Silver Spring. If you are astonished by some architecture about 5 miles
later, you are going the right way. Exit I-495 at the Connecticut Avenue
/ Chevy Chase exit. Continue on Connecticut Avenue for nine miles and
make a right turn on M Street. Proceed five blocks to 22nd Street and
make a right turn. The hotel is on the right.

>From the South, take I-95 North to I-395 North. Follow signs for the
Memorial Bridge. Then follow the National Airport directions.

BY METRO: The Washington Metro is a subway/bus transit system that has
two stops near the hotel: Foggy Bottom / GWU (23rd near Washington Circle)
on the Orange and Blue Lines; and Farragut North (K and 17th streets) on
the Red Line.

PARKING: Parking at the Marriott is $15 per night for hotel guests.
Parking garages are available nearby for comparable prices. Street
parking is hard to find.

FOREIGN CURRENCY EXCHANGE: For most currencies, exchanges can be made
readily either at the airports or at banks in the vicinity of the hotel.


Accommodations are made available at a special conference rate at the
Washington Marriott, the site of the conference. A block of rooms has
been designated for the conference at special rates, including a small
number of rooms that may be reserved at the prevailing U.S. Government
per diem rate. In addition, the Marriott will allow students to share
rooms up to four persons, at reduced rates. Unfortunately, during the
academic year, no dormitory housing is available.

To make a reservation, contact the Washington Marriott Hotel,
+1-800-344-4445 or +1-202-872-1500. All reservations must be guaranteed
either by credit card or by a first night room deposit. Inform the hotel
that you are attending the Association for Computational Linguistics
Applied Natural Language Processing Conference. In order to receive
conference rates, reservations must be received by March 7, 1997.

Rates: Singles: $135.00 per night (plus applicable taxes of approximately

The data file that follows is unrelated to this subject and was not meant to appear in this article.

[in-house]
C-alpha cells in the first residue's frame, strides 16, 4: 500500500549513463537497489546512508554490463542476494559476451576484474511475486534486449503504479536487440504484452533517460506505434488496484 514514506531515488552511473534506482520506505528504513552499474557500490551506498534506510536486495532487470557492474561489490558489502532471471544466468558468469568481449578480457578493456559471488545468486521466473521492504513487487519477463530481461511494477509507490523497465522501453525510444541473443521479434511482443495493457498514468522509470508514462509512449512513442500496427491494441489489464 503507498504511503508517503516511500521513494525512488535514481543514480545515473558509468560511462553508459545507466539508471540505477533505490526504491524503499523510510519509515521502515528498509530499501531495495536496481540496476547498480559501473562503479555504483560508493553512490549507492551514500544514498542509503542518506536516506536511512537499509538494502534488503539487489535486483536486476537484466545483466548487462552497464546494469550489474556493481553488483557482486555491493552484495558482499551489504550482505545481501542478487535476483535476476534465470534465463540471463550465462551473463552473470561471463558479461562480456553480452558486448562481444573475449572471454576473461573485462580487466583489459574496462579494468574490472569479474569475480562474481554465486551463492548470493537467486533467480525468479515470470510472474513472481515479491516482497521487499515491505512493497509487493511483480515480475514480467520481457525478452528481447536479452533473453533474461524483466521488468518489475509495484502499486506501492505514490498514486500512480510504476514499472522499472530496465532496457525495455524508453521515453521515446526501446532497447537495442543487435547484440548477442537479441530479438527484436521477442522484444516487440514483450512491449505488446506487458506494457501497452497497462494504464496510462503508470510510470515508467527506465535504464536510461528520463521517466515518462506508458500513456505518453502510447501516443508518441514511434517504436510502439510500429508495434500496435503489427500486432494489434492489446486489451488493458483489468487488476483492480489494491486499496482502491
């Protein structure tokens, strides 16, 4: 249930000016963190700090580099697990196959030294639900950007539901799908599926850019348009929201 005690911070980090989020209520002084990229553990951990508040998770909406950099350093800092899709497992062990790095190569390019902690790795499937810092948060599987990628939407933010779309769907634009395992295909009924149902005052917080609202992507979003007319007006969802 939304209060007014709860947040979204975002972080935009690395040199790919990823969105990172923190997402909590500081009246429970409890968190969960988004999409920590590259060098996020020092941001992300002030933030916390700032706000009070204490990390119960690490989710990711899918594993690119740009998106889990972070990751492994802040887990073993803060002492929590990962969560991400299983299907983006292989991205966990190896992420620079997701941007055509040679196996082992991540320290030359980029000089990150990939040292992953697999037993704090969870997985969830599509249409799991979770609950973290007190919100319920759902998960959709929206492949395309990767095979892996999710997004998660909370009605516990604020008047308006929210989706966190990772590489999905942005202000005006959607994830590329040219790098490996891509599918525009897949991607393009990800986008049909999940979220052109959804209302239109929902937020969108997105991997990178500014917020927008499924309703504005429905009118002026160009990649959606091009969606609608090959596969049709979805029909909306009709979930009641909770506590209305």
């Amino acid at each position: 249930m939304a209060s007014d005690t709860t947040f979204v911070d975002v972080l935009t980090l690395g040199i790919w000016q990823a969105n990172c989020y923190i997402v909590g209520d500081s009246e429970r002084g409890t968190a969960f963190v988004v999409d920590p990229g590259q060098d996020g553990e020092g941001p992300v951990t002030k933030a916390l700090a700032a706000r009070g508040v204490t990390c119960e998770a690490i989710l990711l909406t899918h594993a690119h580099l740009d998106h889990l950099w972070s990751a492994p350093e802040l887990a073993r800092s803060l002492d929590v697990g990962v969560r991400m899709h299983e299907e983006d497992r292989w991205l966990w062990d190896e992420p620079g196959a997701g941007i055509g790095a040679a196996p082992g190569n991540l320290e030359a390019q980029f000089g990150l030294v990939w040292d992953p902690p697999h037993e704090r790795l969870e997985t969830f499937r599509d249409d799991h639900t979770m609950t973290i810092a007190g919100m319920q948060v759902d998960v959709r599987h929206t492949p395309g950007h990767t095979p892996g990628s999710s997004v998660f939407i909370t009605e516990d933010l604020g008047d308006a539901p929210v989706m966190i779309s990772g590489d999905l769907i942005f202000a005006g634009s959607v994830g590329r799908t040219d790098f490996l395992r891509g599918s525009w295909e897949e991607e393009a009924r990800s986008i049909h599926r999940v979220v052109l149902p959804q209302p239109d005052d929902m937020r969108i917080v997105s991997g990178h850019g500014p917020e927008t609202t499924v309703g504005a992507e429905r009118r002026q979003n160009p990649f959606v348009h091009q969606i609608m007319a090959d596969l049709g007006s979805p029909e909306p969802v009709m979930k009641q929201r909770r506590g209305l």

13%). Doubles-to-Quads: $140.00 per night (plus taxes). Ask about U.S.
government rates, if applicable, ($124.00 inclusive -- a limited number are

31 March - 3 April, 1997
Washington Marriott Hotel, Washington D.C.

Last revised January 27, 1997
Time schedule subject to revision.

PROGRAM COMMITTEE: Ralph Grishman (Chair), New York University. Members:
Chinatsu Aone, SRA Corporation, Rusty Bobrow, BBN, Martha Evens, Illinois
Institute of Technology, Lynette Hirschman, MITRE Corporation, Eduard Hovy,
University of Southern California/Information Sciences Institute,
Yuji Matsumoto, Nara Institute of Science and Technology, Boyan Onyshkevych,
U. S. Dept. of Defense, Tomek Strzalkowski, General Electric Corporate
Research and Development, Henry Thompson, University of Edinburgh,
Hans Uszkoreit, DFKI Saarbruecken, Marc Vilain, MITRE Corporation.

Sunday, March 30

6:00-8:00 Tutorial Registration, 2nd Floor
6:00-8:00 Tutorial Reception, 2nd Floor

Monday, March 31


8:00- 3:00 Tutorial Registration, 2nd Floor
9:00-12:30 Creating and Using Automatic Linguistic Annotation Software
9:00-12:30 Building Applied Natural Language Generation Systems
2:00- 5:30 Using Speech Recognition
2:00- 5:30 Building Information Extraction Systems
6:00- 9:00 Conference Registration, 2nd Floor
7:00-10:00 Conference Reception

Tuesday, April 1

8:00- 5:30 Conference Registration, 2nd Floor
9:00- 9:15 Introductions
9:15-10:00 Invited Talk Government Perspectives on Ruth A. David
the Future of Language
(tentative title)
10:00-10:30 BREAK

Track A: Track B:
10:30- 5:00 Spoken Language and Dialog Syntax and Morphology

Wednesday, April 2

Track A: Track B:
9:00-11:10 Computer-Aided Language Information Extraction
11:10-12:00 Text Checking and other Continued
2:00- 3:30 Continued Document Management
3:30- 5:00 Demonstrations

Thursday, April 3

Track A: Track B:
9:00-11:00 Text Generation Multilingual Systems
11:00- 1:30 Information Retrieval and Acquisition of Lexical
Summarization Information from Corpora
1:30- 4:00 Continued Continued

8:30- 5:30 Conference Registration, 2nd Floor

Tuesday, April 1: Track A


10:30 CommandTalk: A Robert Moore, John Dowding,
Spoken-Language Interface for Harry Bratt, J. Mark Gawron,
Battlefield Simulations and Adam Cheyer
11:00 Natural Language in Four Kenneth Wauchope, Stephanie Everett,
Spatial Interfaces Dennis Perzanowski, and Elaine Marsh
11:20 High Performance Marsal Gavalda, Klaus Zechner, and
Segmentation of Spontaneous Gregory Aist
Speech Using Part of Speech
and Trigram Word Information
A Maximum Entropy Approach
11:40 Identifying Sentence Jeffrey Reynar and Adwait Ratnaparkhi
12:00 L u n c h
1:30 Unification-based Michael Johnston, Phil Cohen, Liang
Multimodal Integration for Chen, Joshua Clow, David McGee,
Distributed Simulation James Pittman, and Ira Smith
2:00 Natural Language Dialog Stephen Busemann, Thierry Declerck,
Service for Appointment Luca Dini, Judith Klein, and
Scheduling Agents Sven Schmeier
2:30 Insights into the Dialog Jan Alexandersson, Norbert Reithinger,
Processing of Verbmobil and Elisabeth Maier